…to jam in the gym. So, as Lori nailed-up, Jake was already working on brushing, kicking, and spinning catches. No warm-up, just shred out there. Lori finally feeling ready, was given z’s and both just continued the momentum of passing, rolling, brushing, tipping, and catching as fast as two people who are jammin’ against the clock could go. Noteworthy moments were when Jake and Lori tried to do some ground moves to each other, Jake’s phlaud pulls, and Lori’s upsidedown moves. We were trying to dream up some co-ops for eventual demos that we are trying to schedule for the not-too-distant future. By the time our 55 minutes were up, both were exhausted, sweaty, hot, and happy. A strong contrast to the driving rain and cool temps outside of the gym. Move of the jam: Lori’s utl set to spin one way, to a utl pull under other leg…you’ll just have join us to see what we’re talking about. 😉
Announcing Heinsville Polls. At least once a month Heinsville will post a new poll seeking to root out popular opinion on important topics like: What’s the hardest catch? Which spin is better? Do you point your toes? And preferred wind speed. These questions are meant to educate, entertain, and inspire. Don’t miss your chance to weigh in!
This month’s Poll. Which catch is most difficult: Gitis, Phauld, Scarecrow, or Pancake?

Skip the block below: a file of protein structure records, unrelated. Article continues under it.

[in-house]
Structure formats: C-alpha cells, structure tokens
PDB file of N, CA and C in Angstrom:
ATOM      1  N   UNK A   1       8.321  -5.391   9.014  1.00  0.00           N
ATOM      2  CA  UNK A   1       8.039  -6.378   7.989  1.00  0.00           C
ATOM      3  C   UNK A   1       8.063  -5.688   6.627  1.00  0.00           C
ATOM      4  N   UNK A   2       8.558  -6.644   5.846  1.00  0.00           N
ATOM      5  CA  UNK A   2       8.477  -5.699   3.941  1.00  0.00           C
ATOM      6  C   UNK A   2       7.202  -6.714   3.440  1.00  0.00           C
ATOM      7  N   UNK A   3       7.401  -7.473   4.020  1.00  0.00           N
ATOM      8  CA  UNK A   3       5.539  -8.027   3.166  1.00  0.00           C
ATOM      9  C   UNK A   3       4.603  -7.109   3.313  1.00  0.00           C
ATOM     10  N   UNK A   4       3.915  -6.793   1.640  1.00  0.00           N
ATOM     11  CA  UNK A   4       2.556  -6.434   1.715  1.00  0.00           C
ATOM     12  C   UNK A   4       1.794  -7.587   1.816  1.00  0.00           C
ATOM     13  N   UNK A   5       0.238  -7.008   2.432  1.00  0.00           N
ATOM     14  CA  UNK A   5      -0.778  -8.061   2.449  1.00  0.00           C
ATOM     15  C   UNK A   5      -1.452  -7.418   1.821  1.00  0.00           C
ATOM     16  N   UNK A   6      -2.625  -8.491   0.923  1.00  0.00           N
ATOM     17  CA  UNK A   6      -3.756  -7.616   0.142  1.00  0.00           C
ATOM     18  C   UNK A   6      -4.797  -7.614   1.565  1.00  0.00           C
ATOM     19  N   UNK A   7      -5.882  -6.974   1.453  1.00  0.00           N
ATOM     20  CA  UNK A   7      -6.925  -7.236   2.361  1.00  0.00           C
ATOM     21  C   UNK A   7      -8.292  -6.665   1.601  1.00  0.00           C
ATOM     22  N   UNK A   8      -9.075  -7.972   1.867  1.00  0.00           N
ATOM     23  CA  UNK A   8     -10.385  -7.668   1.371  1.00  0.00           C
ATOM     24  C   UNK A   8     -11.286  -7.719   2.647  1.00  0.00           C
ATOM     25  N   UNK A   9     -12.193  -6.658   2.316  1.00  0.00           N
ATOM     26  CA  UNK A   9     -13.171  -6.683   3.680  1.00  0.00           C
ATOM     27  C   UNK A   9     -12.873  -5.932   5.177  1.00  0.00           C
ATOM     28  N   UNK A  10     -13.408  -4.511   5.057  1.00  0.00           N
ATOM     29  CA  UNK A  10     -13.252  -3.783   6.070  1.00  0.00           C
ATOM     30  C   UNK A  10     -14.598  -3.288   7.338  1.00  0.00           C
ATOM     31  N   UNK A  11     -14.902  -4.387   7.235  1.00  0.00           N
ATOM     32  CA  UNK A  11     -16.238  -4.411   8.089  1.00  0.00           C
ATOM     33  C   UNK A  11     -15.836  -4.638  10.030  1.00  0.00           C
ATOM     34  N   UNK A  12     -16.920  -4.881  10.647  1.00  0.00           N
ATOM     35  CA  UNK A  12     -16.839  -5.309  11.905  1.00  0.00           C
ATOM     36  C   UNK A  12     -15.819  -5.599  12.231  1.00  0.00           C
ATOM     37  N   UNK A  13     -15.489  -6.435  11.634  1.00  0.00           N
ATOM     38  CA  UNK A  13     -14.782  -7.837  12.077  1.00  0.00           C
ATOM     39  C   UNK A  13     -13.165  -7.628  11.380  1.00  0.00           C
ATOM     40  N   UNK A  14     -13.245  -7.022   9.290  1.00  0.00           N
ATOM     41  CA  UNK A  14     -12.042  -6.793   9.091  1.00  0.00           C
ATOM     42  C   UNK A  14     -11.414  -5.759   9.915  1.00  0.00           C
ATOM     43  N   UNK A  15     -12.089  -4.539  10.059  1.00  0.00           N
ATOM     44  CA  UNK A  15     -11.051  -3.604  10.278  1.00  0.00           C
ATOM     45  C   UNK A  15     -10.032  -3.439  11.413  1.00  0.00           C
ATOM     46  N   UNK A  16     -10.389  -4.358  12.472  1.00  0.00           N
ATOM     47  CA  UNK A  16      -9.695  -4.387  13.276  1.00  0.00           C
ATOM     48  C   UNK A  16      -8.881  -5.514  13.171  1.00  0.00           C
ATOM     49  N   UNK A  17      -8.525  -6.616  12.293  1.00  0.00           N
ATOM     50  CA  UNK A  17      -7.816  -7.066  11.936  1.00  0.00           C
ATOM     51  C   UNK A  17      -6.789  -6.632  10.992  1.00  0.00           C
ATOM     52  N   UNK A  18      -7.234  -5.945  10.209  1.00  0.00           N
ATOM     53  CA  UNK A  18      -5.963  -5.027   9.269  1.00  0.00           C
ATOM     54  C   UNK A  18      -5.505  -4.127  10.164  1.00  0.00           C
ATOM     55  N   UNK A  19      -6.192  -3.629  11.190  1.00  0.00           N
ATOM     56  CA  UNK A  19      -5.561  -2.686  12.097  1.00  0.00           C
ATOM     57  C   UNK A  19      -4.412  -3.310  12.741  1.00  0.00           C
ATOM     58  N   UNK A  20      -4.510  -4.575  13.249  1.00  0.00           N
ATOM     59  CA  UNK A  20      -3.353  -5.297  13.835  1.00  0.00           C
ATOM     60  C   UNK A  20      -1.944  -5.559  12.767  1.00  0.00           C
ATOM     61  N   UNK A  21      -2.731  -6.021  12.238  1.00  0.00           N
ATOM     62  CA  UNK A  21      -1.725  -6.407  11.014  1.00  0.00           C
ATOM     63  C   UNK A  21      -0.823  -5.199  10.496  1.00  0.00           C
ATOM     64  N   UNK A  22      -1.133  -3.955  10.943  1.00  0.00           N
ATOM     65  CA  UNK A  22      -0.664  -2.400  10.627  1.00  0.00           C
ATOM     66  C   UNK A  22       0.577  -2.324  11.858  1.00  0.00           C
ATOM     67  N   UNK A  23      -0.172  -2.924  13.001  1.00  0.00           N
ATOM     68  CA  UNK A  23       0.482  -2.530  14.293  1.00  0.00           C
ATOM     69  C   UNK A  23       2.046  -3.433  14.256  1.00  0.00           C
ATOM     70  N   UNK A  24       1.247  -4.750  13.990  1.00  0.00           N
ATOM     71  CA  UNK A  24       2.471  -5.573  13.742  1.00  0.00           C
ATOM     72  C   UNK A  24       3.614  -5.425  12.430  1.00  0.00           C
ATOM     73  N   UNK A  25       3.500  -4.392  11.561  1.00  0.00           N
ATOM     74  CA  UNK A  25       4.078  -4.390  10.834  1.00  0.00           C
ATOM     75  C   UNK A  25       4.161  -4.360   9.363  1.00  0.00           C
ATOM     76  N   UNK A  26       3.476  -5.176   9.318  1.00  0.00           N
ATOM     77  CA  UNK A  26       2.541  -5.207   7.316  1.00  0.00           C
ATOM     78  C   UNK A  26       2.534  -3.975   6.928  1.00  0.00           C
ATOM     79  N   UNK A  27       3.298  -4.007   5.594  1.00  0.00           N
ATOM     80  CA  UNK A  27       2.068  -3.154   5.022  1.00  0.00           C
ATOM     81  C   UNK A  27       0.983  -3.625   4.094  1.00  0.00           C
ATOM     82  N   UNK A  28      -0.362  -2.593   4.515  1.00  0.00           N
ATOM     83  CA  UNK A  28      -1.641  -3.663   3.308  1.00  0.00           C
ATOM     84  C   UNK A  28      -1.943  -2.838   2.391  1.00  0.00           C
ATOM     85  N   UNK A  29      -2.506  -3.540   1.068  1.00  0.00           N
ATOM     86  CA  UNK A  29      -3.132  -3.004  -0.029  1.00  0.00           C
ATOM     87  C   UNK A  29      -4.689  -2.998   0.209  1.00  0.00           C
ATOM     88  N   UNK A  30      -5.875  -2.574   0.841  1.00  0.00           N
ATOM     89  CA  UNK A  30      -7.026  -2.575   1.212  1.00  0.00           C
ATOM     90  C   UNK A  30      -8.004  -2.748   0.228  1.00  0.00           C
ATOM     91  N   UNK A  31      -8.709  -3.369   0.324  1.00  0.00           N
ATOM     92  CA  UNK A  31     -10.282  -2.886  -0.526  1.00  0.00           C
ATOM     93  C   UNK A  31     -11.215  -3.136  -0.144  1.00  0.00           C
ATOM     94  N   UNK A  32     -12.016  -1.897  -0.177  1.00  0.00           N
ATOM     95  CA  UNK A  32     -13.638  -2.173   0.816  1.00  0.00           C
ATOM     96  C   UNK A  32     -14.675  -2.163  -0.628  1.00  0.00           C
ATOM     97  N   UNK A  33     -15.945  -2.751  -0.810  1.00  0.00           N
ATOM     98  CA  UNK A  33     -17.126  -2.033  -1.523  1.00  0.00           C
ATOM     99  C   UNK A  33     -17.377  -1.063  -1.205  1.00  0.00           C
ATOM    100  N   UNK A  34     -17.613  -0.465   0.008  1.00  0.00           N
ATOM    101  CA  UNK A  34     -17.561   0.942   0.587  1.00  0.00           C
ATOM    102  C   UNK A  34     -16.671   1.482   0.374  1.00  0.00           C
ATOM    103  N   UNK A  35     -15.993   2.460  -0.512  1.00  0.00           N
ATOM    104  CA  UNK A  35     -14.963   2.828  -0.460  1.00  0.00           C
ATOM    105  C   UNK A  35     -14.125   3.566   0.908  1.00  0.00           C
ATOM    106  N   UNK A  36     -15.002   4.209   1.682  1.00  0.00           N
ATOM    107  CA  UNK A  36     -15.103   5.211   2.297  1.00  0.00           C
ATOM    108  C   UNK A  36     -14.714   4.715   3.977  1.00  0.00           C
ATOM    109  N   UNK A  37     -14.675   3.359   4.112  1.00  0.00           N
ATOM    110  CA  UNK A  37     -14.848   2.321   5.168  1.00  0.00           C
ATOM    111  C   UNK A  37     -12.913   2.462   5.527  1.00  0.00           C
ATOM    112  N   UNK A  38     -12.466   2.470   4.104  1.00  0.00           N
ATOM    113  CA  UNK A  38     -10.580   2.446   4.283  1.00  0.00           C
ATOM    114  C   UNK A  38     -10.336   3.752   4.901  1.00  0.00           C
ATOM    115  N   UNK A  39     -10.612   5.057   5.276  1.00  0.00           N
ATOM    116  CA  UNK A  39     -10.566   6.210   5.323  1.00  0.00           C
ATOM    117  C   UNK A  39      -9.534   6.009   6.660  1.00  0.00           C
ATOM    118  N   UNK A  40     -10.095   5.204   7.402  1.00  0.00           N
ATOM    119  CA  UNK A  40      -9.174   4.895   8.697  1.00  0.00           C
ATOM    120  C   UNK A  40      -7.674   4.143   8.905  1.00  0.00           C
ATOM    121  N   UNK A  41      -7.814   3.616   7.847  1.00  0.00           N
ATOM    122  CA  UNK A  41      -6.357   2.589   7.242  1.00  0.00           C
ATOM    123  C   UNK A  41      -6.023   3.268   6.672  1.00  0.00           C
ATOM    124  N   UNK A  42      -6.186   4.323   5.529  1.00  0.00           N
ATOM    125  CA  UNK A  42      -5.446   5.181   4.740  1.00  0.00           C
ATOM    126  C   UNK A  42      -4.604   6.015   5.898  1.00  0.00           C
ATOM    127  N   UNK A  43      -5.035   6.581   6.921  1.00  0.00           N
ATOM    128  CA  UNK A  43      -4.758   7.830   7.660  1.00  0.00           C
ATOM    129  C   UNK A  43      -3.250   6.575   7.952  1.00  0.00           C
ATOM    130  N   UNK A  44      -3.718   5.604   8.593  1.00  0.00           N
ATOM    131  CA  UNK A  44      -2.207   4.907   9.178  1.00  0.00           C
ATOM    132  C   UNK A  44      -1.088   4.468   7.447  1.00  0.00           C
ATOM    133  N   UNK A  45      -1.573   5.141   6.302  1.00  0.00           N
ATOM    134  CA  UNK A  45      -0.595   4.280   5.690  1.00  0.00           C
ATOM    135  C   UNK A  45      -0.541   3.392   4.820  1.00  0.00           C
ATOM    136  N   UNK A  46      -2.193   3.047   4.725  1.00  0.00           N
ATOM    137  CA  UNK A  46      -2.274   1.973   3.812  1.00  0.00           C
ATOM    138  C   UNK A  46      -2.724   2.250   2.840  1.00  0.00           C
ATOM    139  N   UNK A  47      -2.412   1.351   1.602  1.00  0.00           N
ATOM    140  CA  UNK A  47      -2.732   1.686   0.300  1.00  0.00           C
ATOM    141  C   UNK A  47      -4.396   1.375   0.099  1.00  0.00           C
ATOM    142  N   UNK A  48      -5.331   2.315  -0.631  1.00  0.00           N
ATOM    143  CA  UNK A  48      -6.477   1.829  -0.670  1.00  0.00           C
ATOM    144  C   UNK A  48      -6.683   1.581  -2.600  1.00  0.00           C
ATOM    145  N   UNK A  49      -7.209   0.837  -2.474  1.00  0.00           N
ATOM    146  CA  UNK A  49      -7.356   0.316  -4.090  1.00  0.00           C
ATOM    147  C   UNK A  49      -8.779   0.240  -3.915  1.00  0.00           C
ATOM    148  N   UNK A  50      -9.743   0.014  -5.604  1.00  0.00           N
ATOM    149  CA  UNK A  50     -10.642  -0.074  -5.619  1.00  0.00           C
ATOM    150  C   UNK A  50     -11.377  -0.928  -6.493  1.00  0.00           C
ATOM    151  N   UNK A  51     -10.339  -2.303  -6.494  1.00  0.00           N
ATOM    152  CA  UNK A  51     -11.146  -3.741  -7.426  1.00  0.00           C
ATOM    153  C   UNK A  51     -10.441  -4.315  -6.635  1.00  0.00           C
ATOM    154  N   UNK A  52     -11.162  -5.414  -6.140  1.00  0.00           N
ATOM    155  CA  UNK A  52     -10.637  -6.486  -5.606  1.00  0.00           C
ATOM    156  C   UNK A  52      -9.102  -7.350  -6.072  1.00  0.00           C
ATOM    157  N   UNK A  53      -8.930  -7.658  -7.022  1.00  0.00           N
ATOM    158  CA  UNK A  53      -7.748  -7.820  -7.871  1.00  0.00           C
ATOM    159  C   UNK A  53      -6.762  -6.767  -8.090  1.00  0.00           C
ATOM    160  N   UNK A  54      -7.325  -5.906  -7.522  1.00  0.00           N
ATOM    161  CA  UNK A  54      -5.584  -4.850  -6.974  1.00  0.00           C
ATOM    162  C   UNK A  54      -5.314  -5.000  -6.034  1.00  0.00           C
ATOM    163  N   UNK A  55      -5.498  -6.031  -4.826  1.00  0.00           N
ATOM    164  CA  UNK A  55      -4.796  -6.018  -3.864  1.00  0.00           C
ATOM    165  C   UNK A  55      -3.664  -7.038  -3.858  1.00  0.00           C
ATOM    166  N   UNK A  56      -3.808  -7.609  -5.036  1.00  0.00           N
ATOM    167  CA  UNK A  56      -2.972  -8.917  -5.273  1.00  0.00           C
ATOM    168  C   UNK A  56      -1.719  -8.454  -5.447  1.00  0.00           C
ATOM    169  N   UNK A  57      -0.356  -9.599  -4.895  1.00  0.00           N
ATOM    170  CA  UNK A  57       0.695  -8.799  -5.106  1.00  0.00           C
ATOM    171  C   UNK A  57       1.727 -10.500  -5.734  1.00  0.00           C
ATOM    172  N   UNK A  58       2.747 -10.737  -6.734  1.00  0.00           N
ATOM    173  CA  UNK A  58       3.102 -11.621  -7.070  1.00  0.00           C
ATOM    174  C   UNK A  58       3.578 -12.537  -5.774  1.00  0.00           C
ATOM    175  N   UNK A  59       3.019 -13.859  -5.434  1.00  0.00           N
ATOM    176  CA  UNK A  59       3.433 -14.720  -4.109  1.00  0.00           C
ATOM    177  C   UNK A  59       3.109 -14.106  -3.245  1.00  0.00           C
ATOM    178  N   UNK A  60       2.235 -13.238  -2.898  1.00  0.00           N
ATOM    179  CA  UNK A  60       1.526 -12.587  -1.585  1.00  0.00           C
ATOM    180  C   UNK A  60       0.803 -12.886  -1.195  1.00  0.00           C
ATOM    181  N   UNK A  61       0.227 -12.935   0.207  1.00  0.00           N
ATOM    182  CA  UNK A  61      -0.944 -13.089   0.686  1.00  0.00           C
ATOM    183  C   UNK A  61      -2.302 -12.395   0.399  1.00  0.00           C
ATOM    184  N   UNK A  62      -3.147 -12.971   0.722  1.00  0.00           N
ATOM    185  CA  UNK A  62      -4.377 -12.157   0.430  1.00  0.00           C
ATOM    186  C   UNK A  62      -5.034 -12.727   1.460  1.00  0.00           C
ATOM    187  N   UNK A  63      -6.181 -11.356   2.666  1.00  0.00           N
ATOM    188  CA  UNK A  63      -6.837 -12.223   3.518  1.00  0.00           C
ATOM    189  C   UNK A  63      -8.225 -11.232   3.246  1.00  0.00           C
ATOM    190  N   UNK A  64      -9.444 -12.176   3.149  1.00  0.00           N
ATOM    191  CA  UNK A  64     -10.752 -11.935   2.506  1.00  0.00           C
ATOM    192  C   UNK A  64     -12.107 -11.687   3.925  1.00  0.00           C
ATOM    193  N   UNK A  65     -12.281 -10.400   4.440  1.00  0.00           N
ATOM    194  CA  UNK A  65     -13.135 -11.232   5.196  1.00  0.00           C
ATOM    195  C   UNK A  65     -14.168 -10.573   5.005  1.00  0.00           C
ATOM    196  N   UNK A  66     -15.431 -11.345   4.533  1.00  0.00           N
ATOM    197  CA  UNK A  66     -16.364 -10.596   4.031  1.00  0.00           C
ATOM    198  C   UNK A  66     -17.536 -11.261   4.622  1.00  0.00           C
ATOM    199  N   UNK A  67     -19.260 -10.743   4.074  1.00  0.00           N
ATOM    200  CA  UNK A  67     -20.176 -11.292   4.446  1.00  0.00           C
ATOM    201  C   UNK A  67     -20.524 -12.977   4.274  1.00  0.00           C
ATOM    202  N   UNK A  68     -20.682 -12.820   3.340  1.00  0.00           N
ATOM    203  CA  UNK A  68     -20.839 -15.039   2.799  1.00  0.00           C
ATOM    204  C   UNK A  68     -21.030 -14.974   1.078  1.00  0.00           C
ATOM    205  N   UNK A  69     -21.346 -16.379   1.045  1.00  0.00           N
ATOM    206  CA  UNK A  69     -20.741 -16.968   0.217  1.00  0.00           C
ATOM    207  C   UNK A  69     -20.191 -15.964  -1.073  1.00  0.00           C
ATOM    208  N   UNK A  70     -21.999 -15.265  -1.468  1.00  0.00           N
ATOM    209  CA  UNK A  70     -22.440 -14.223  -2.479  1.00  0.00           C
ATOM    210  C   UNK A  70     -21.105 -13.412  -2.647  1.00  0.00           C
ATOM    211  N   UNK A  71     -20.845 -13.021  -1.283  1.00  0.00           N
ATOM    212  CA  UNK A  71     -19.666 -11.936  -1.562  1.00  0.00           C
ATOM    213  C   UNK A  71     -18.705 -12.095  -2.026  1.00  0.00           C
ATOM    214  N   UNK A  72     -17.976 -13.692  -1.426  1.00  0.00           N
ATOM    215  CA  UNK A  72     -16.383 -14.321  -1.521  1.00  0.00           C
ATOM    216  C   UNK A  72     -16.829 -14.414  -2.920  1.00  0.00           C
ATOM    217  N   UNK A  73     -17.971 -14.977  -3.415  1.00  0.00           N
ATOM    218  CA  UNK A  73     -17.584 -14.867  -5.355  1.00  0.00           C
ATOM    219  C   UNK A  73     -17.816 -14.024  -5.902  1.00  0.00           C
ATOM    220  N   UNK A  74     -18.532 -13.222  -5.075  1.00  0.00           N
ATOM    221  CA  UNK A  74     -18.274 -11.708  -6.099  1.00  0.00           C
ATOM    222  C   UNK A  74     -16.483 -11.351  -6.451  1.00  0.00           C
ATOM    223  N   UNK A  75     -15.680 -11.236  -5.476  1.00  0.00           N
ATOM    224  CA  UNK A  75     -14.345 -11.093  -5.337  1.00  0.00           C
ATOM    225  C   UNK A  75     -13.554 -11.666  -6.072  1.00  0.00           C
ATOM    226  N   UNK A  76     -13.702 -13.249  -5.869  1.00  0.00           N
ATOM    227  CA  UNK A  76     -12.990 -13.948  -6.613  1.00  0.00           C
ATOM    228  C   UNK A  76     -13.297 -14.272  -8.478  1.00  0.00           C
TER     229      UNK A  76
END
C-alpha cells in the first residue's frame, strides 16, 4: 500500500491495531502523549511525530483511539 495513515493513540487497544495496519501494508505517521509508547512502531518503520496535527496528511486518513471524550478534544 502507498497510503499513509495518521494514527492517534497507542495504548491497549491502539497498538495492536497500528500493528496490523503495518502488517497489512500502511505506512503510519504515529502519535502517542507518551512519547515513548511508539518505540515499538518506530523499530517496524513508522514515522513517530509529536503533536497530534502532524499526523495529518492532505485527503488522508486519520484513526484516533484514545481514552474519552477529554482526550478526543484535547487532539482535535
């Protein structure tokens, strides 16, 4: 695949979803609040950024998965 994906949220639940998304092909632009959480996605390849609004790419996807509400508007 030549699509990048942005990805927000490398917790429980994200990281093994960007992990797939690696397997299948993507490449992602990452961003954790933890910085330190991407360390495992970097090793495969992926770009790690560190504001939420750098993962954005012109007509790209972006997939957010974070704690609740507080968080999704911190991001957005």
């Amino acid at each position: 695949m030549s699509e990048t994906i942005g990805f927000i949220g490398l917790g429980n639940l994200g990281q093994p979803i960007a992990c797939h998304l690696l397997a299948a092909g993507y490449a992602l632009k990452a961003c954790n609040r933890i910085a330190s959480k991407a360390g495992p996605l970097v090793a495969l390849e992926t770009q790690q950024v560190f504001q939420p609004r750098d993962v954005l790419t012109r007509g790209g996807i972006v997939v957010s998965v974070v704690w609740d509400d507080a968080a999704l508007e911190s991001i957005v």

Sunny Daze! Jammin’ Craze! I was out there too much to video the dropless shredding that was going on… but, you can get a taste of it by watching some of the great moves by these folks. – LD
Crushed…My first big prelims in Vancouver 78, and I lost a half-point on the variety check-off sheet because I didn’t do a brush and another half-point for not doing a roll. I figured I better work on this, and by Fall 1979 I had basic brushes and rolls down, thanks to Corey Basso and Skippy Jammer. But it wasn’t until I became a bench-warmer for Stanford Ultimate that I jumped to the next level with these skills by brushing and rolling on the sidelines.
1. Play by yourself often, practicing rolls and brushes where you have room to run and hopefully some, but not necessarily nice, wind. Visit San Diego, Santa Barbara, Santa Cruz, and other good wind-spots on nice wind-days as often as possible.
2. Face the wind. Know where you are in relation to the wind at all times. Learn to feel it like a sailor.
3. As Skippy says. remember that the object of a roll is not to get it from one hand to the other (bounce, bounce), but to roll it along the body as if it’s on Velcro, pulling it along your arms by moving your body in the opposite direction of the roll with “touch-Zs,” turbo rolls excepted.